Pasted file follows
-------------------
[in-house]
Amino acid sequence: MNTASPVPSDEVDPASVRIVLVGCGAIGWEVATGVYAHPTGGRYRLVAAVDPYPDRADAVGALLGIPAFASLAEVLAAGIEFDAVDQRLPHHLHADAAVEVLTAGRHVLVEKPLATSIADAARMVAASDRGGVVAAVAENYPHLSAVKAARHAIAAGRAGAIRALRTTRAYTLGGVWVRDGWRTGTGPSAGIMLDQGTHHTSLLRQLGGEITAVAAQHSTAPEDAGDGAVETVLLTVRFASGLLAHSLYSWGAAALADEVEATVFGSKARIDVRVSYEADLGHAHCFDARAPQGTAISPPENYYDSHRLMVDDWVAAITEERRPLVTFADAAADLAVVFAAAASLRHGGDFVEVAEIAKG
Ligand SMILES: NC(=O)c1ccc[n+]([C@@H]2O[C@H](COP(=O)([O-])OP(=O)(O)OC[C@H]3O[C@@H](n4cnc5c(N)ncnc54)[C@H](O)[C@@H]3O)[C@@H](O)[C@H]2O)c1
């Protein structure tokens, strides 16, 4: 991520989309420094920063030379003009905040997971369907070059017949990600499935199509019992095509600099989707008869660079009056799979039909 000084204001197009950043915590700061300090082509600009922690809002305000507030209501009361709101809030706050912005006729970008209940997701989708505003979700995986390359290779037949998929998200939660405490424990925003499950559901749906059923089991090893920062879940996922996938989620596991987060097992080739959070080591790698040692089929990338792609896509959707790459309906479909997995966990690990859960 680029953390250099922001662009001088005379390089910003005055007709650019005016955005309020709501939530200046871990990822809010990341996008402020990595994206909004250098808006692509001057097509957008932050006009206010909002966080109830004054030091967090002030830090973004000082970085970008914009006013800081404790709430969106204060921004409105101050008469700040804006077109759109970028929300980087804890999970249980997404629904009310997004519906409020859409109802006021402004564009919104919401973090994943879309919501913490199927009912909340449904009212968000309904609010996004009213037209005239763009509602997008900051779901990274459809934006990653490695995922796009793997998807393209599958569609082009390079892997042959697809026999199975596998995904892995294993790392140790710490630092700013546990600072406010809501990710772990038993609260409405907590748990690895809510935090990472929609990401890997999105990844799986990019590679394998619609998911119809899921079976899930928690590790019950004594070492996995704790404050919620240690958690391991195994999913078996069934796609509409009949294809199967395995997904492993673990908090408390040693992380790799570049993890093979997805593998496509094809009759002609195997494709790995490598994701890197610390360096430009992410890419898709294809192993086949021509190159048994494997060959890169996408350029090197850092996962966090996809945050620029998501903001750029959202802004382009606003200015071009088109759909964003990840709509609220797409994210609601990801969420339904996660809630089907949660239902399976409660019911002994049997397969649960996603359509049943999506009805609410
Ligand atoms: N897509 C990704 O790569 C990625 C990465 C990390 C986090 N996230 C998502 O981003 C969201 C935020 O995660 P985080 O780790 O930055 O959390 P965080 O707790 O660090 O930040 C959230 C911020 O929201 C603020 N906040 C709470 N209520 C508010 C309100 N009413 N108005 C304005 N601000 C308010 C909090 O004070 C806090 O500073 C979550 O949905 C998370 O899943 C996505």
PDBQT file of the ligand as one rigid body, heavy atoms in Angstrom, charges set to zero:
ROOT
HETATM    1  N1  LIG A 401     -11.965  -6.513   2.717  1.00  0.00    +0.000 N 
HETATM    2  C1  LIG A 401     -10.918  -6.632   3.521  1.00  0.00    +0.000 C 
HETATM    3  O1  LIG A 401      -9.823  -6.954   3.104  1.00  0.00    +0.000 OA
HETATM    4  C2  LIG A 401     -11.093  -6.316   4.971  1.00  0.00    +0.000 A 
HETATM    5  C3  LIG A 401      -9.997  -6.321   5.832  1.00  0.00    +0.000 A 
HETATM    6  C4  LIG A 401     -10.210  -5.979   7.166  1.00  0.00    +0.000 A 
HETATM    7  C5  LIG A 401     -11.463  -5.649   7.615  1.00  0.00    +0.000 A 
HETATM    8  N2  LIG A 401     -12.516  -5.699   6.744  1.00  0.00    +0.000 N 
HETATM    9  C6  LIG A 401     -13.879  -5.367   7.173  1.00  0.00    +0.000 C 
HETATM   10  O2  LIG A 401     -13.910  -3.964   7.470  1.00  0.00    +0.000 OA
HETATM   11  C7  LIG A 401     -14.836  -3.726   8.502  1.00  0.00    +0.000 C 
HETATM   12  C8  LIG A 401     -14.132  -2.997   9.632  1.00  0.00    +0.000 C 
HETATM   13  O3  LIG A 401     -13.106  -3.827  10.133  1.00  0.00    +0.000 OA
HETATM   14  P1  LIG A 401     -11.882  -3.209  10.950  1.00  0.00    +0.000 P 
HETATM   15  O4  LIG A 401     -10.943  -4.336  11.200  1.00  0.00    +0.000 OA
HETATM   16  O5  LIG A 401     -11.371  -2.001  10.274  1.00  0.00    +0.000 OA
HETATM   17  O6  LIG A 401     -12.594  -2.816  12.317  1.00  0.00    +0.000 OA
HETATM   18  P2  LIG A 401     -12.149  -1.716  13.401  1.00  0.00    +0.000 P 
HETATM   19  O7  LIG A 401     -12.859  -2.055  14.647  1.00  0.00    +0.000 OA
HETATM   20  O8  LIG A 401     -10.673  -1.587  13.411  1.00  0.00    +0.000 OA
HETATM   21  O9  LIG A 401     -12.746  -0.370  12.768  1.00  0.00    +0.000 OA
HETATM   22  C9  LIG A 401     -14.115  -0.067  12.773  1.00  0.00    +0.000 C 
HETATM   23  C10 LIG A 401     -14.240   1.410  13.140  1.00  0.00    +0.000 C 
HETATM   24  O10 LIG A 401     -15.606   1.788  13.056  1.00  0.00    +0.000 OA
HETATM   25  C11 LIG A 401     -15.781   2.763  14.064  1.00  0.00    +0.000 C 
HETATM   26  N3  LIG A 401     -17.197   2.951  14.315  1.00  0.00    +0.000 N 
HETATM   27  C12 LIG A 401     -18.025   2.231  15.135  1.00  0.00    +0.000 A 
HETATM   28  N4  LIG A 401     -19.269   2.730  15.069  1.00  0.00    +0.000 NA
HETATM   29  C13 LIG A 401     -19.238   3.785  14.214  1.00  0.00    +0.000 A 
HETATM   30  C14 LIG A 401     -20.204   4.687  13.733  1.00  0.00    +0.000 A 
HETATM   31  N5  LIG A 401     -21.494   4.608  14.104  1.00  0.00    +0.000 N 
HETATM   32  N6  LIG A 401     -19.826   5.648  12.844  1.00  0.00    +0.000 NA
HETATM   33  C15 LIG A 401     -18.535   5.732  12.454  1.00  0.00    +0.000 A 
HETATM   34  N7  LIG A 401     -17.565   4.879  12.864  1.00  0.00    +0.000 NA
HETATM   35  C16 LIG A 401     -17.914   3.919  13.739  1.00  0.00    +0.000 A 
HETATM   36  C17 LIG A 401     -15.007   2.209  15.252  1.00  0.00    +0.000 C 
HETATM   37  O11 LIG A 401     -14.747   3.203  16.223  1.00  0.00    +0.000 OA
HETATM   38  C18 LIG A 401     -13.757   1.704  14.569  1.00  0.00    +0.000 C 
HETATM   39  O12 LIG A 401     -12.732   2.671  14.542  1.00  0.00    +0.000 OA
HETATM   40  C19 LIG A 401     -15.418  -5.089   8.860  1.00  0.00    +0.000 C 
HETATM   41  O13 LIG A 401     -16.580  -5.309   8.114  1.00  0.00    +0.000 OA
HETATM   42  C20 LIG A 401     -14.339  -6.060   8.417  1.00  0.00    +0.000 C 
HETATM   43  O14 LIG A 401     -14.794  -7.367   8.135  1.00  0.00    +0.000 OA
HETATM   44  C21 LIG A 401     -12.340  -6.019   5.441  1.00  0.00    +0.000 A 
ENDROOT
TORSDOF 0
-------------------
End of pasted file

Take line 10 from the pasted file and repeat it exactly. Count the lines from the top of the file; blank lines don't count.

HETATM    3  O1  LIG A 401      -9.823  -6.954   3.104  1.00  0.00    +0.000 OA